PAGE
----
These reports include your income statement (profit and loss statement), balance sheet, and a statement of cash flow.

In addition to basic financial reports, it’s important your finance department provides you with the right management reports to make decisions. (if you still aren’t sure what these look like- this article sums up what types of reporting you should be getting!)

Looking at these reports will help you make informed decisions for next year- that maximize revenue, minimize your costs, grow profit margins, and accelerate success. 

3. Analyze Cash Flow Statements

Take a close look at last year’s cash flow statements. 

While you assess these statements, you should be looking for challenges (cash flow shortages) you encountered and trying to determine the reasons why these pitfalls occurred.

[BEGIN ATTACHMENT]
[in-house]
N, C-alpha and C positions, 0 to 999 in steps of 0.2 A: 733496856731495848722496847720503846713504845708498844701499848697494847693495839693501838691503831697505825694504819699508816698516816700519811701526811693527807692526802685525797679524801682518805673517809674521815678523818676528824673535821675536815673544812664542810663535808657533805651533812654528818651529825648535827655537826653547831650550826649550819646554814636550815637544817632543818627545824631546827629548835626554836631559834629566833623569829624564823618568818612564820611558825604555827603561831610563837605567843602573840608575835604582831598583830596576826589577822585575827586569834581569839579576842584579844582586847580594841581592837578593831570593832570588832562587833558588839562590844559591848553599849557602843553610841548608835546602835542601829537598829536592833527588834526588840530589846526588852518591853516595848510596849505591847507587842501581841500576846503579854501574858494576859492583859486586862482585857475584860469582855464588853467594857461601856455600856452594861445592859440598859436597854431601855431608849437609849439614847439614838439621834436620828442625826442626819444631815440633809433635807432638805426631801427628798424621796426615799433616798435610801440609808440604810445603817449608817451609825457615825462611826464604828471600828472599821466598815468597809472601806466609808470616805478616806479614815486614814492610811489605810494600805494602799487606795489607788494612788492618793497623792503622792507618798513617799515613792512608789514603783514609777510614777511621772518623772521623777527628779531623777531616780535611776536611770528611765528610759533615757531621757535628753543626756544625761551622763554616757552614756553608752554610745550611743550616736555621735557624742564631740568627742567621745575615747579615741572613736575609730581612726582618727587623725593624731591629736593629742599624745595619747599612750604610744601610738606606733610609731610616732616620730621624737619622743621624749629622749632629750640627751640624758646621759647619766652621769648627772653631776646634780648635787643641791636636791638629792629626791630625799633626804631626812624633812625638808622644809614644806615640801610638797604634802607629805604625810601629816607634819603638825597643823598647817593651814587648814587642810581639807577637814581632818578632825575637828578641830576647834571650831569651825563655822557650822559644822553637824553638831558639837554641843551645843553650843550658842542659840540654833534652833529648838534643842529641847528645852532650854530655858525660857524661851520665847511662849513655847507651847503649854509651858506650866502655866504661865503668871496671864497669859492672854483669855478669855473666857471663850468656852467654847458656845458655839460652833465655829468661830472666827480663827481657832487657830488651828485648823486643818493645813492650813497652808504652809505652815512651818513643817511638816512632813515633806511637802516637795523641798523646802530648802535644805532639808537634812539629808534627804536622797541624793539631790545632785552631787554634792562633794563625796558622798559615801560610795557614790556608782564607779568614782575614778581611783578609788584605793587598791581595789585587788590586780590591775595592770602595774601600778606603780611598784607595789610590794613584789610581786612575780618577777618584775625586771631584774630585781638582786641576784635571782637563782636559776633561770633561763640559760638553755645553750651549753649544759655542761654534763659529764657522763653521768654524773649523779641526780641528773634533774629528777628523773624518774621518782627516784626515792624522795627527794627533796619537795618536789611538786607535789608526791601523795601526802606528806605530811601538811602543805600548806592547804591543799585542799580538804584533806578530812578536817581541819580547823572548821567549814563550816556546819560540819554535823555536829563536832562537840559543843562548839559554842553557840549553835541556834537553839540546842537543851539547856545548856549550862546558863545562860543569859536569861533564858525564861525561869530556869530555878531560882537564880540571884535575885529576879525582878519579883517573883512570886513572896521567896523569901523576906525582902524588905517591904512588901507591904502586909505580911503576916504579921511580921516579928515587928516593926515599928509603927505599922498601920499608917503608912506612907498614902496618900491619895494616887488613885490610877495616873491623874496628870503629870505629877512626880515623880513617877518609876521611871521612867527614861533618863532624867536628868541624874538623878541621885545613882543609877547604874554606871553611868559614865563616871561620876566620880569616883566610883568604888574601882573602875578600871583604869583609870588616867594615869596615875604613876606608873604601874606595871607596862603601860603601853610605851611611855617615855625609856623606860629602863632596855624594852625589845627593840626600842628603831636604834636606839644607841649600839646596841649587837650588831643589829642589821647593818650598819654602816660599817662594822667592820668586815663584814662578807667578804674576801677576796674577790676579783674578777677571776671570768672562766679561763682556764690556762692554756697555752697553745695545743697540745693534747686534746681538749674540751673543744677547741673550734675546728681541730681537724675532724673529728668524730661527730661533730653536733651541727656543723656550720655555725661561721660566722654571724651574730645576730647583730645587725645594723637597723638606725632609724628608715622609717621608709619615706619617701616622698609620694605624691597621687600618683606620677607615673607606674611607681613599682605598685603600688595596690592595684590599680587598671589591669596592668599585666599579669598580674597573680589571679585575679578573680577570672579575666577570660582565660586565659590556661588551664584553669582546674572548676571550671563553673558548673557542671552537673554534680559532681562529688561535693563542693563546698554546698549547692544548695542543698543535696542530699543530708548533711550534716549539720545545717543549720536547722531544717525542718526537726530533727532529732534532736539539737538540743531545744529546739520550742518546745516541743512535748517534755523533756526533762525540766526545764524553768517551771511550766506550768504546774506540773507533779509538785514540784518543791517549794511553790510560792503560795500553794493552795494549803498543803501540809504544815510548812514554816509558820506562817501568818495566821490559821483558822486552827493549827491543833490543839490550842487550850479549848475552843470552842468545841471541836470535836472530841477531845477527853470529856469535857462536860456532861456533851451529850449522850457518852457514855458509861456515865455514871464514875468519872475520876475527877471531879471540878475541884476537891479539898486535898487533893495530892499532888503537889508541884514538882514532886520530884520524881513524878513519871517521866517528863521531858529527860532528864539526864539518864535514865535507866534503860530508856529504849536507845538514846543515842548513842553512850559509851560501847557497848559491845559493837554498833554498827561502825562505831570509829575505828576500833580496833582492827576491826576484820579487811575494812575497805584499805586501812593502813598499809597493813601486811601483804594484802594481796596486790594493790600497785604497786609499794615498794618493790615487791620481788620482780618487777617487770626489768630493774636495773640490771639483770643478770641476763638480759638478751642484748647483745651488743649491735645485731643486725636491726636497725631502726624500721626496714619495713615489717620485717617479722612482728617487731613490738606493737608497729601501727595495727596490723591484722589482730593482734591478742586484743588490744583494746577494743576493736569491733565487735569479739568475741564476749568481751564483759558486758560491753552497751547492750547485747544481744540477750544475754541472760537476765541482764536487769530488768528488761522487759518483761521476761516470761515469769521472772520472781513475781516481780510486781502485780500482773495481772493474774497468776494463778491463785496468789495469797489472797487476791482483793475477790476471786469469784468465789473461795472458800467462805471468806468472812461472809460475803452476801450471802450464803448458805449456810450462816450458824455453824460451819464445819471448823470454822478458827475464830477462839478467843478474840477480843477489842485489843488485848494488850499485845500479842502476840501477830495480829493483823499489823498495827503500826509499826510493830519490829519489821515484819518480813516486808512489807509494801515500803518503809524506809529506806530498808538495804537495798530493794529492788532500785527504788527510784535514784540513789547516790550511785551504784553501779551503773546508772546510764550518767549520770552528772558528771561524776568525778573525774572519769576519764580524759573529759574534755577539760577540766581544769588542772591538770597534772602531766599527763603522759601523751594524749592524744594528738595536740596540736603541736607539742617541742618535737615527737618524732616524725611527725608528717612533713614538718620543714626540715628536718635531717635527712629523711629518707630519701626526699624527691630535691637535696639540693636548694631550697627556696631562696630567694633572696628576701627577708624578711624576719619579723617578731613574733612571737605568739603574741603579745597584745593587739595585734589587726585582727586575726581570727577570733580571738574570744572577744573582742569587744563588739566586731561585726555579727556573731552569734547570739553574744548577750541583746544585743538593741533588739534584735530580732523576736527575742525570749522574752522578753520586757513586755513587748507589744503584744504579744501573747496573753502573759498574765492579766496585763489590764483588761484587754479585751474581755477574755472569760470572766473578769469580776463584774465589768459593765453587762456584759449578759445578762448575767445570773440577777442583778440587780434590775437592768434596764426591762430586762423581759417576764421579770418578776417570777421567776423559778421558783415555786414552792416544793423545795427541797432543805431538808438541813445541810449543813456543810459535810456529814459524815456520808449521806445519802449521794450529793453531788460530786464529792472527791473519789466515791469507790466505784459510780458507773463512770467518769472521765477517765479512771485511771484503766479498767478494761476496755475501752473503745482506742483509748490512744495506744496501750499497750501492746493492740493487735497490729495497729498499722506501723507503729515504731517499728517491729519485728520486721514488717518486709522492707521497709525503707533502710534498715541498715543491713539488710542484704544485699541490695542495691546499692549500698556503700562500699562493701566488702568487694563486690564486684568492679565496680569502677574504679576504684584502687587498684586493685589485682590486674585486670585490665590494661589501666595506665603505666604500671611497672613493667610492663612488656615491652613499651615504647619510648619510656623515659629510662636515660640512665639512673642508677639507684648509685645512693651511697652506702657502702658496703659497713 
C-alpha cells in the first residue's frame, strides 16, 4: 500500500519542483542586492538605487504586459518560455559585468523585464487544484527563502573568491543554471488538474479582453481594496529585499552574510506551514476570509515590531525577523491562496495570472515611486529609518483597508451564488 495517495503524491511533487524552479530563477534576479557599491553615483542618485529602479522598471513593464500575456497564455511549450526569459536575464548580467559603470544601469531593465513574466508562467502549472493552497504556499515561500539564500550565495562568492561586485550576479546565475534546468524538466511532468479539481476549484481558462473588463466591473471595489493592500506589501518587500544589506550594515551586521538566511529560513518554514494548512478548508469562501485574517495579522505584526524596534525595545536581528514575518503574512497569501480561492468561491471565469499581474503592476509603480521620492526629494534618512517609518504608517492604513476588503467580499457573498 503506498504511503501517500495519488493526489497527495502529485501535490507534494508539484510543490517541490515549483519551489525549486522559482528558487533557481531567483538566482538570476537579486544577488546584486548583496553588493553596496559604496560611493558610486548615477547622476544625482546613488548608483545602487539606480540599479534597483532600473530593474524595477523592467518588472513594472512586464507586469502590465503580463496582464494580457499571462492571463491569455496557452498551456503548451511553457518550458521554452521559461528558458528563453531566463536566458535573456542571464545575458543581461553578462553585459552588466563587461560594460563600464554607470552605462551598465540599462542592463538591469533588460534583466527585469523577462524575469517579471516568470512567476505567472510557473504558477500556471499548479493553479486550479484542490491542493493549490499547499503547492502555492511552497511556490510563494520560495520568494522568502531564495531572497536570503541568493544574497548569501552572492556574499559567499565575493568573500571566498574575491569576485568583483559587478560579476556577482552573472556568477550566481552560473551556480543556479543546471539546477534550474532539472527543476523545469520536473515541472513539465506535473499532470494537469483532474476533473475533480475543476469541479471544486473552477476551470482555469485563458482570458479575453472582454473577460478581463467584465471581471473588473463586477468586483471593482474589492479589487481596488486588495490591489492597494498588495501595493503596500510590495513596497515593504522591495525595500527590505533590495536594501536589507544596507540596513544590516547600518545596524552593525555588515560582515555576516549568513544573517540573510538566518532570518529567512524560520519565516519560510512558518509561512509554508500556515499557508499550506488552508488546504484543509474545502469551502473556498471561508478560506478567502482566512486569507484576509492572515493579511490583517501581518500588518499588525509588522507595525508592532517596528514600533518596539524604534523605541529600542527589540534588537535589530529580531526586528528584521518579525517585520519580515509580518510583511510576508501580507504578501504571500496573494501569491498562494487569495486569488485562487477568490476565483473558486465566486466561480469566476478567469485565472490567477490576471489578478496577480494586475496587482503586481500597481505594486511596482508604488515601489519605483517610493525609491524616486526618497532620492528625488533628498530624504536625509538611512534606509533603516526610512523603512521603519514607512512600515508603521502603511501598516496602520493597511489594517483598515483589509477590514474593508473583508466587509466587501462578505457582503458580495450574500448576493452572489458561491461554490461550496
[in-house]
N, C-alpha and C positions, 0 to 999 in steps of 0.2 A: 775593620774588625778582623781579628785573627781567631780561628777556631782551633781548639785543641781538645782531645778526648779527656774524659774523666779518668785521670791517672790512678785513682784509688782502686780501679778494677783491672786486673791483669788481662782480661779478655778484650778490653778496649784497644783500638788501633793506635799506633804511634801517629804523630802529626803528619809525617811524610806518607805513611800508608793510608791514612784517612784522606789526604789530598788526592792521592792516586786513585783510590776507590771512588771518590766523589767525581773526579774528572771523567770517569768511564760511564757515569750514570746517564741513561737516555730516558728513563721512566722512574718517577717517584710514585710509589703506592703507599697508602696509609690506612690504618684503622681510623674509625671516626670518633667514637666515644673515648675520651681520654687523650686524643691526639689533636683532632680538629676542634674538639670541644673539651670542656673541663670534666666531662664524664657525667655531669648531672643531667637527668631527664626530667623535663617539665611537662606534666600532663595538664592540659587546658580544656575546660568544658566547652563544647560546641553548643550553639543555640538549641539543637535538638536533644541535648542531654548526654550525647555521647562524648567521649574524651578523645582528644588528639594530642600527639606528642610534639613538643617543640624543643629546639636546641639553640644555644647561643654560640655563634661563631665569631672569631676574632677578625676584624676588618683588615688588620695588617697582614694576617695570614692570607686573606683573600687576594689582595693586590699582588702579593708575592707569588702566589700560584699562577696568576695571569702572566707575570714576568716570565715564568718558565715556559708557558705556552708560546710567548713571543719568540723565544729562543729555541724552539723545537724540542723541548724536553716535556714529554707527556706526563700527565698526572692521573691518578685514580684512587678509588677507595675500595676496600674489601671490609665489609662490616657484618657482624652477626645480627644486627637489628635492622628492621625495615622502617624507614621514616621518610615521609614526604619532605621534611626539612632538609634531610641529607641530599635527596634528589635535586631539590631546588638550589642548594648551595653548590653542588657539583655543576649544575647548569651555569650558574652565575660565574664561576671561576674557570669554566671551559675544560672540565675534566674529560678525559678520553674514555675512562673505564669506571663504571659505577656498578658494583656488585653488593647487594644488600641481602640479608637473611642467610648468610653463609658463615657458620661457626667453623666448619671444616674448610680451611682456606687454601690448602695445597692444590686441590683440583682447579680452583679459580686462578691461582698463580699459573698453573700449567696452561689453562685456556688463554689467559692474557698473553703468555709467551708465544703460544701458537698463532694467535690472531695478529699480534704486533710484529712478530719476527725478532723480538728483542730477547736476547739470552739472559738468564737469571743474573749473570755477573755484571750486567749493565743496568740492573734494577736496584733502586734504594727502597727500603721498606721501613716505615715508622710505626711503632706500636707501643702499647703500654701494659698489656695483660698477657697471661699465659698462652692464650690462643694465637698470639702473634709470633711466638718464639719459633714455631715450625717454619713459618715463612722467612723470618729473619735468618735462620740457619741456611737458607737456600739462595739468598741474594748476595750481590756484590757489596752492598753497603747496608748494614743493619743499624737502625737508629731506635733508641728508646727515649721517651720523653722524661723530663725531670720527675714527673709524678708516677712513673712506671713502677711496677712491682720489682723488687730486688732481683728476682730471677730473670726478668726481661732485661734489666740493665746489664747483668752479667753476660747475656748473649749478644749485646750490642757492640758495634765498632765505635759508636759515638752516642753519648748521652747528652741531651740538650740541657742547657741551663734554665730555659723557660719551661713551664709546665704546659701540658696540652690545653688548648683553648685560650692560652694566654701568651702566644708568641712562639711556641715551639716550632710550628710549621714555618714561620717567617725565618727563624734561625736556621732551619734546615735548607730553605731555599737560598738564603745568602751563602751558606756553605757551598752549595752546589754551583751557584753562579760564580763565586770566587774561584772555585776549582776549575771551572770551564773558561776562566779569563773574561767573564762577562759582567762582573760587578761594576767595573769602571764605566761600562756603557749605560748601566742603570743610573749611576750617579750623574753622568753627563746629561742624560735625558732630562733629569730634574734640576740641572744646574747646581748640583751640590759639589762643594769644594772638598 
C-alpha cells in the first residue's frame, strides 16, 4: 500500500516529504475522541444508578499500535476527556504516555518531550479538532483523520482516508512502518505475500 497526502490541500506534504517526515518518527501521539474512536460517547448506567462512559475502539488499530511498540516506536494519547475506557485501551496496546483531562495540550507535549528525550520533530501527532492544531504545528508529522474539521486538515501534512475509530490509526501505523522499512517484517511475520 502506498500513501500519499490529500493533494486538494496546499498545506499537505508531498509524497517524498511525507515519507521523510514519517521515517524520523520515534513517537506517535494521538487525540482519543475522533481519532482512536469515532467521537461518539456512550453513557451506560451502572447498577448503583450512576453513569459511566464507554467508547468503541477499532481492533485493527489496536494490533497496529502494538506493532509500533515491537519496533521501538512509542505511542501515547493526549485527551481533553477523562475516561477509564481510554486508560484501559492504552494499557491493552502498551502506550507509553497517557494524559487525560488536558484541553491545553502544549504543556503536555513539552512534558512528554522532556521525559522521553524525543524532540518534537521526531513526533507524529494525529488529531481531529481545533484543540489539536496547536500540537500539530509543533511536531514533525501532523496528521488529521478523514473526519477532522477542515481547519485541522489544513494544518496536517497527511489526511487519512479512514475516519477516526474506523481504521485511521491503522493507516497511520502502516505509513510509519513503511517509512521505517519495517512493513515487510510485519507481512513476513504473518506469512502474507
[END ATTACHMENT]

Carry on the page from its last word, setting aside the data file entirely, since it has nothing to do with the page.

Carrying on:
You should also be looking to identify any noticeable patterns that can better inform your cash flow forecasting and strategic planning for the upcoming year. Did your business encounter a seasonal cash flow shortage due to slow demand, supply chain issues, or another problem that could potentially recur in the future? If so, make plans now to prepare for these challenges so that they won’t be a problem when they recur in the future.

4. Year-End Tax Planning and Strategy

With a focus on taxes, take a look at where your business stands, income-wise and expense-wise, at the end of the year. You might be able to make some last-minute maneuvers to lower your taxable income and improve your business’s tax position before the year ends and your financials are set in stone.

Read More: End of Year Planning – How to Stay Audit and Tax Ready

For example, you could consider splitting income or taking advantage of maximum depreciation claims. You can expedite expenses, making necessary purchases on this financial year, rather than waiting until after January 1st. If you can afford to wait on some of your receivables, consider delaying your invoices and not billing customers until after the end of the fiscal year.